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“Nobody knows why the Chinese even like Kenny G so much,” said Jackie Subeck, a music and entertainment consultant from Los Angeles who has been doing business in China for 12 years. He is not paid royalties every time the song is played, she said.
Kenny G is not overwrought about that. Since the 1980s, he has sold more than 75 million albums worldwide. “Do I wish I could get paid for everything? Of course,” he said. “But I surrender to the fact that that’s the way things go there.”
Touring China in the 1990s, he heard “Going Home” in Tiananmen Square, in Shanghai, on a golf course and “in a restroom in the middle of nowhere,” he said. “It made me feel great to know there was no language barrier to connecting with music.”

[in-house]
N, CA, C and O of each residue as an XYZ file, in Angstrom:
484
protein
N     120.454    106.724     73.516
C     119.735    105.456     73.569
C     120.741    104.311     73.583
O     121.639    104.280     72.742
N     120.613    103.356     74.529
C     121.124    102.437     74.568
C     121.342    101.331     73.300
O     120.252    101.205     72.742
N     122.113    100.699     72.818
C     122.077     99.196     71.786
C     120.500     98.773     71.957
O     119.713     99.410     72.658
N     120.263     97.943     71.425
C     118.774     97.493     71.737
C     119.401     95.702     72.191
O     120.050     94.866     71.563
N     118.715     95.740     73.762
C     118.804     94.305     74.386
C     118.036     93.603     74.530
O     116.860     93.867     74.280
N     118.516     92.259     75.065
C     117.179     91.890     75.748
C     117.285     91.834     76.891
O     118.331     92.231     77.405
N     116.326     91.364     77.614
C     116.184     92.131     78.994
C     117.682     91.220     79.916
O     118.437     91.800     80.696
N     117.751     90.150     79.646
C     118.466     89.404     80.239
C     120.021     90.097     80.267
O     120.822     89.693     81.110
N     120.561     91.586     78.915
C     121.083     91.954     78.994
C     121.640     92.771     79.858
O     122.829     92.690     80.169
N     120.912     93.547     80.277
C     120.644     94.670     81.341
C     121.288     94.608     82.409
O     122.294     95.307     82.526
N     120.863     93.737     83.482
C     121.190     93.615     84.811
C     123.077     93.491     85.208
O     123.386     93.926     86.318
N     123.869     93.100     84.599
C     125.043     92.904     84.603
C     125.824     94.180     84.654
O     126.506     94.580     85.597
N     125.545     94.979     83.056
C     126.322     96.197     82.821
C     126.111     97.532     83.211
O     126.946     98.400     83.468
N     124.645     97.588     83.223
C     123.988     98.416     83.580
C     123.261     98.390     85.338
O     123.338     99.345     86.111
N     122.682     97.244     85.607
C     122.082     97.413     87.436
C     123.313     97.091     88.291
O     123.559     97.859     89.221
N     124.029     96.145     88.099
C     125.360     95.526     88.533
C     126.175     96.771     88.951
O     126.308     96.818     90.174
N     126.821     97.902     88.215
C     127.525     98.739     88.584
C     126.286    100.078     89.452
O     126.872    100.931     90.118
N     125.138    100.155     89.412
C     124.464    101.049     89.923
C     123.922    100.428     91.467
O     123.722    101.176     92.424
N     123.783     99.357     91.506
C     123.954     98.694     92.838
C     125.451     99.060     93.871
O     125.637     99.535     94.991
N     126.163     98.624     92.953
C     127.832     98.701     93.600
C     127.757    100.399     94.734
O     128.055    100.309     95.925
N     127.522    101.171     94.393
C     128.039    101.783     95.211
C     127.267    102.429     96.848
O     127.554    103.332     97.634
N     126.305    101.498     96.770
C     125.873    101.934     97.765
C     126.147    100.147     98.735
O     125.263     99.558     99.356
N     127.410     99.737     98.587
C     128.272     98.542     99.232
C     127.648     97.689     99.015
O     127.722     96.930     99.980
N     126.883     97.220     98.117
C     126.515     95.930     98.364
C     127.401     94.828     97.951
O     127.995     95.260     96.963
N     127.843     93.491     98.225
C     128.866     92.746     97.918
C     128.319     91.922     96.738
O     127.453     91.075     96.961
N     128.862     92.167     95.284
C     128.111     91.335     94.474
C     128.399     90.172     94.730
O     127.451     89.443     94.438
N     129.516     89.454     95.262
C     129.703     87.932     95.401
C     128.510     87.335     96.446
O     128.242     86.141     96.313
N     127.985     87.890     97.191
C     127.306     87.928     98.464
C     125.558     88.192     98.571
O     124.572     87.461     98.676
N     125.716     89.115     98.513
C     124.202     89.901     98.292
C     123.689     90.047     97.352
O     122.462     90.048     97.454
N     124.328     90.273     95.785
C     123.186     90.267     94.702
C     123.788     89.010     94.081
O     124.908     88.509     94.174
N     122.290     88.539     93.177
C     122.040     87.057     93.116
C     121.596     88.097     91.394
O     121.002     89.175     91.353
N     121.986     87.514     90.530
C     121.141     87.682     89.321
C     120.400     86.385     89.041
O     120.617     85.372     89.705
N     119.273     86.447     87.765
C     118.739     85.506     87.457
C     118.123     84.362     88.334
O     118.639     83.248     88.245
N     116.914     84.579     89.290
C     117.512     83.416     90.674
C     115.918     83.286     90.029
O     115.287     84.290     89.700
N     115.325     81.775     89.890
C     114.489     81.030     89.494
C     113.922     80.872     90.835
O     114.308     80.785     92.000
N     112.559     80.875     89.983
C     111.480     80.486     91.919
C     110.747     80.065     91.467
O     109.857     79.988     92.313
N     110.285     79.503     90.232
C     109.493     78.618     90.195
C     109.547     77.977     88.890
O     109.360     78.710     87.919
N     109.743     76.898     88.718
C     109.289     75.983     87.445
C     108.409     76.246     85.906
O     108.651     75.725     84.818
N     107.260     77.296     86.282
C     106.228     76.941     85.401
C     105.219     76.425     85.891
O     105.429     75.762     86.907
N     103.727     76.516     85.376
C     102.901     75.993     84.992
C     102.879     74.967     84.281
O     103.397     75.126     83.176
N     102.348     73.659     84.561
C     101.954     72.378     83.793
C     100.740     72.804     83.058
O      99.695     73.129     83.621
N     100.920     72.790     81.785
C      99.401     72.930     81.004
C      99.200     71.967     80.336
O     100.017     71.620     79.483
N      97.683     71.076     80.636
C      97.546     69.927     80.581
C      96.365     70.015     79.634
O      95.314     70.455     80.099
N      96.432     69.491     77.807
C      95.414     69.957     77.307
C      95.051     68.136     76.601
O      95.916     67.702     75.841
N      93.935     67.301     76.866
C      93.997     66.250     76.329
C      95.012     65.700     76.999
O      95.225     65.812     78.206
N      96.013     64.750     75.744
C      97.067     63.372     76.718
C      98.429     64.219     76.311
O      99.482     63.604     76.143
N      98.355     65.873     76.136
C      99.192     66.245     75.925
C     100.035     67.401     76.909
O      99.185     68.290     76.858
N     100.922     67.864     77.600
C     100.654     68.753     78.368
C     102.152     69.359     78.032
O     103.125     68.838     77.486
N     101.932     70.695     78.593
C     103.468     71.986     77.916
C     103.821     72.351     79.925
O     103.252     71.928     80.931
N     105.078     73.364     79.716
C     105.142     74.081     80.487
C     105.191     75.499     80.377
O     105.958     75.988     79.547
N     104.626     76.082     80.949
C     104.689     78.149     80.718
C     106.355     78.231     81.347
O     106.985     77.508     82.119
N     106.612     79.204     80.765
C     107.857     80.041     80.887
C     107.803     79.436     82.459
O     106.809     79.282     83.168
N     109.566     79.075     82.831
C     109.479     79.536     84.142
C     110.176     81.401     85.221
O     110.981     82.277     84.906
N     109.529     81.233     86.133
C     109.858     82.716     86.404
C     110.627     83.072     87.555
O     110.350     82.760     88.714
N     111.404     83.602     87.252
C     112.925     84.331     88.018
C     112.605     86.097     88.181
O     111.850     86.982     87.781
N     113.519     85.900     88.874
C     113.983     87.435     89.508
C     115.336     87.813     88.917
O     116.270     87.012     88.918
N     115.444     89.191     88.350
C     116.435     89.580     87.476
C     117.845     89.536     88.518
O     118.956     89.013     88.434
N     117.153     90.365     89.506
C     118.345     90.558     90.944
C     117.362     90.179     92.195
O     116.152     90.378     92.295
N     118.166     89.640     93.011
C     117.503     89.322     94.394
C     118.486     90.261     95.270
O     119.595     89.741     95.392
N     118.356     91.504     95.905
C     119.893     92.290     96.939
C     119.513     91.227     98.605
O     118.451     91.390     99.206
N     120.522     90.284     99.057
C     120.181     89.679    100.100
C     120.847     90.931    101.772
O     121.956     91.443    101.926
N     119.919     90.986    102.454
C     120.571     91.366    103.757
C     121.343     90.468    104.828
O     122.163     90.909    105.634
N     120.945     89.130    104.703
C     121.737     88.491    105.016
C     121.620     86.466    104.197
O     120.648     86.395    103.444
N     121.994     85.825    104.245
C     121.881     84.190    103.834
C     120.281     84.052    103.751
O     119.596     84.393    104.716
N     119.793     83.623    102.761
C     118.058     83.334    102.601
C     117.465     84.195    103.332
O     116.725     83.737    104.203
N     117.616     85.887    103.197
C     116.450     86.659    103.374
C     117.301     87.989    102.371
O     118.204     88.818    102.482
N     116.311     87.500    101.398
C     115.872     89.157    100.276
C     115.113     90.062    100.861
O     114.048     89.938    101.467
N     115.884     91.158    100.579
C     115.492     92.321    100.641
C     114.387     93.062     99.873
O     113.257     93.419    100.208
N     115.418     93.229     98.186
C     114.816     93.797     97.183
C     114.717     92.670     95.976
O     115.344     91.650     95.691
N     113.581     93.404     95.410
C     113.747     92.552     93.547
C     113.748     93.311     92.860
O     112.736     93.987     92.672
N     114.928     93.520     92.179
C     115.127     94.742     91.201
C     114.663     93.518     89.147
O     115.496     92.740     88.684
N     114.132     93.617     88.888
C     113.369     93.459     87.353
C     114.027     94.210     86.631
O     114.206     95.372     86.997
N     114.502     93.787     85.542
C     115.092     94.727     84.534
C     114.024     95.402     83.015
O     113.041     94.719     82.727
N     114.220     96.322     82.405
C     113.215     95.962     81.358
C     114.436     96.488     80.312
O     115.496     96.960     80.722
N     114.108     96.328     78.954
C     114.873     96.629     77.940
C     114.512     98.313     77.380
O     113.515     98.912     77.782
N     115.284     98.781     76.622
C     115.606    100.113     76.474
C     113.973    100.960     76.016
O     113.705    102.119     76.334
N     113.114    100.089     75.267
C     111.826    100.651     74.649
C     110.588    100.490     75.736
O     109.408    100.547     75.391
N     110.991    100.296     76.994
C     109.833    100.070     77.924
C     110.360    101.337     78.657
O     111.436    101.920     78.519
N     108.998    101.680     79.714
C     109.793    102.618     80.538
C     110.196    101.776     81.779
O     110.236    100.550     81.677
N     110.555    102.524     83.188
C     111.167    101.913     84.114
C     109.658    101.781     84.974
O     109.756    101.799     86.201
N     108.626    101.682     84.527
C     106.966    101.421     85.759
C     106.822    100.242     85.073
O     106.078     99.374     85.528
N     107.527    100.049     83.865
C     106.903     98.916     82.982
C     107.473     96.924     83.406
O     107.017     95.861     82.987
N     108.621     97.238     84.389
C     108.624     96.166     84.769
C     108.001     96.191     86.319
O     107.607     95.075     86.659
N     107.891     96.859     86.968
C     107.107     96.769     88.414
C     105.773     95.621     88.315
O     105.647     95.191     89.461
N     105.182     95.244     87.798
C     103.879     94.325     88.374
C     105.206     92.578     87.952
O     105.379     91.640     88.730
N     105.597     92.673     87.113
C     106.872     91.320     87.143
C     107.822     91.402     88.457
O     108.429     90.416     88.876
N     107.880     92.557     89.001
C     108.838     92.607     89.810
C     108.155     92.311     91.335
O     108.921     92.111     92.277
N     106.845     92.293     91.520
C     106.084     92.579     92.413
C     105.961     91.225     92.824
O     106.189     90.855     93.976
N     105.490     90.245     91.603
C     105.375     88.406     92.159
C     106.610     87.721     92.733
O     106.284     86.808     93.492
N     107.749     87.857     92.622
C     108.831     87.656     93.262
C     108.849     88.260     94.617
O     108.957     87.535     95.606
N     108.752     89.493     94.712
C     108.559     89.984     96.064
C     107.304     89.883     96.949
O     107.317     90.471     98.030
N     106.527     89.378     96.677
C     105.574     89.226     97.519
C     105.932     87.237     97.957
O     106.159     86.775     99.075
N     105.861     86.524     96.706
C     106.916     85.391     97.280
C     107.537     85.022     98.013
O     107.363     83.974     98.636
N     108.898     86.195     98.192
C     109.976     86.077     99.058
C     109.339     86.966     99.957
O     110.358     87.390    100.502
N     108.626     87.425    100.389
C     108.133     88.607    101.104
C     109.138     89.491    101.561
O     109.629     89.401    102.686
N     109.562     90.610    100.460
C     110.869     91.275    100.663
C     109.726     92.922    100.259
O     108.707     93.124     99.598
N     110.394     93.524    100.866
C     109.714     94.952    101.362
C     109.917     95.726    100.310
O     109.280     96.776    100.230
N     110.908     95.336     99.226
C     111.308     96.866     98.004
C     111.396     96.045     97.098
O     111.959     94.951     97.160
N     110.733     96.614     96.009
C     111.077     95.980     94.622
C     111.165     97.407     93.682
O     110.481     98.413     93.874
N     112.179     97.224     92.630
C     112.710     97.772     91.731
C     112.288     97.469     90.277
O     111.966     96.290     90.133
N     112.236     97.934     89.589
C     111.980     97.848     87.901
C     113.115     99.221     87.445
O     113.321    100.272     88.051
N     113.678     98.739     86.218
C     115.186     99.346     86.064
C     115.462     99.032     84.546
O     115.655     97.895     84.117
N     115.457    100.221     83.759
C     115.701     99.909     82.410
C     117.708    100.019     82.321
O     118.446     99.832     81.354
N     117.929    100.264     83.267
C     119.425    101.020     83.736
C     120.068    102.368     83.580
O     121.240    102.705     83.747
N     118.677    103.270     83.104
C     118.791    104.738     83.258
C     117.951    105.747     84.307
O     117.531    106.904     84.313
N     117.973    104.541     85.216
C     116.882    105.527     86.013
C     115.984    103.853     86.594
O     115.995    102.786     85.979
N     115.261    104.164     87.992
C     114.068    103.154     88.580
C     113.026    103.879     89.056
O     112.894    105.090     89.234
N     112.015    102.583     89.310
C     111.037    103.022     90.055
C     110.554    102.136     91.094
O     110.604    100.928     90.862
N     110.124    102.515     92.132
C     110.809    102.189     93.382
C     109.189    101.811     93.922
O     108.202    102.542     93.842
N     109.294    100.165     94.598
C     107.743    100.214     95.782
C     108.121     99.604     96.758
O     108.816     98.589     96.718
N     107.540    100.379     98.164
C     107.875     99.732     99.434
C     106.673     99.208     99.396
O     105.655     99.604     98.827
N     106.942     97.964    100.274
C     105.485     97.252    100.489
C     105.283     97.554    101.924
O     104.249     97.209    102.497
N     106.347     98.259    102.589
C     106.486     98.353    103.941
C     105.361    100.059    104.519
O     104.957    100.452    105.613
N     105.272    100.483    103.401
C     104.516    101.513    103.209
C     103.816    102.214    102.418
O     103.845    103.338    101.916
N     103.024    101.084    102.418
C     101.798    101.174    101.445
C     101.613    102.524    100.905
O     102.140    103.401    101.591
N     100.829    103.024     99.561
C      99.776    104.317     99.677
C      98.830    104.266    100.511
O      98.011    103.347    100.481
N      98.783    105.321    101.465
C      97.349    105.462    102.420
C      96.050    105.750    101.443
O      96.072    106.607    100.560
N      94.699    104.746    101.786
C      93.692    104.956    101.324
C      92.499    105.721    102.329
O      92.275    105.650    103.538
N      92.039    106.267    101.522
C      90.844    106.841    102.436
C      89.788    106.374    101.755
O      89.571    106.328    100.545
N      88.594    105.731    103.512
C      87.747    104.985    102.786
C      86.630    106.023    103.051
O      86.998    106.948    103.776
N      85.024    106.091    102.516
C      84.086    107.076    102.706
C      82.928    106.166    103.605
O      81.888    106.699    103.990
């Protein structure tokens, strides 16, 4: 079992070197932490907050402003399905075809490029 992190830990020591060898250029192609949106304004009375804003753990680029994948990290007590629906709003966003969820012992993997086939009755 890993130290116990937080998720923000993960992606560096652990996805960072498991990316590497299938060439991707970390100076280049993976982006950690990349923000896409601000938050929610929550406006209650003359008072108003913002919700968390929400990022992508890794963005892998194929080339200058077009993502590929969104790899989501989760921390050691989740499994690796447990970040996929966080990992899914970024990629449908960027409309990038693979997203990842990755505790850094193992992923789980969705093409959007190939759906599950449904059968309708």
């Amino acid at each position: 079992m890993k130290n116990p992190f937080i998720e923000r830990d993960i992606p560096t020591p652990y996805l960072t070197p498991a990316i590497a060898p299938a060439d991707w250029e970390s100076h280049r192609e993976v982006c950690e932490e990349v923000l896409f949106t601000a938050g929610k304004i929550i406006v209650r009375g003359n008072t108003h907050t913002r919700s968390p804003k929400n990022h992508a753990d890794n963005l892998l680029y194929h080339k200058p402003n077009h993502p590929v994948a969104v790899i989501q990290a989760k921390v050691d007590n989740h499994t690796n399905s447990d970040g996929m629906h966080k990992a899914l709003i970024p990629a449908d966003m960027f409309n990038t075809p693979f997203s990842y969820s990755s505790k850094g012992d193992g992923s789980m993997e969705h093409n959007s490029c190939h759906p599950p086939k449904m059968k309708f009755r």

He has performed in China many times, but he had no insight into his music’s popularity there. “I don’t ask questions because I like to leave some of the mystery,” he said.
Still, Kenny G is aware of the tune’s shepherding function and plans accordingly when he performs in China.
“I save it for last,” he said, “because I don’t want everyone going home early.”